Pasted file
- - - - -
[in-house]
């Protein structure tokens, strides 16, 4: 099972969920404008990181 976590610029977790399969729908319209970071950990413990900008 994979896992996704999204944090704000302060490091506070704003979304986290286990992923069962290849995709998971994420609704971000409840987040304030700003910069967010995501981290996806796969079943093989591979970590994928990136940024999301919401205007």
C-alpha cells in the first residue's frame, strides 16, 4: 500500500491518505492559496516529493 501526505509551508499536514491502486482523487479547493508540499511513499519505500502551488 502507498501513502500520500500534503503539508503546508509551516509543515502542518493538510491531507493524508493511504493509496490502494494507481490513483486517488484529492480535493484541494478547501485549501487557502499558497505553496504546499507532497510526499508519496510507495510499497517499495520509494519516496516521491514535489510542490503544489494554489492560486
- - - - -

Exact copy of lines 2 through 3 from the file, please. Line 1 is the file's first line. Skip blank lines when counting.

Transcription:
């Protein structure tokens, strides 16, 4: 099972969920404008990181 976590610029977790399969729908319209970071950990413990900008 994979896992996704999204944090704000302060490091506070704003979304986290286990992923069962290849995709998971994420609704971000409840987040304030700003910069967010995501981290996806796969079943093989591979970590994928990136940024999301919401205007």
C-alpha cells in the first residue's frame, strides 16, 4: 500500500491518505492559496516529493 501526505509551508499536514491502486482523487479547493508540499511513499519505500502551488 502507498501513502500520500500534503503539508503546508509551516509543515502542518493538510491531507493524508493511504493509496490502494494507481490513483486517488484529492480535493484541494478547501485549501487557502499558497505553496504546499507532497510526499508519496510507495510499497517499495520509494519516496516521491514535489510542490503544489494554489492560486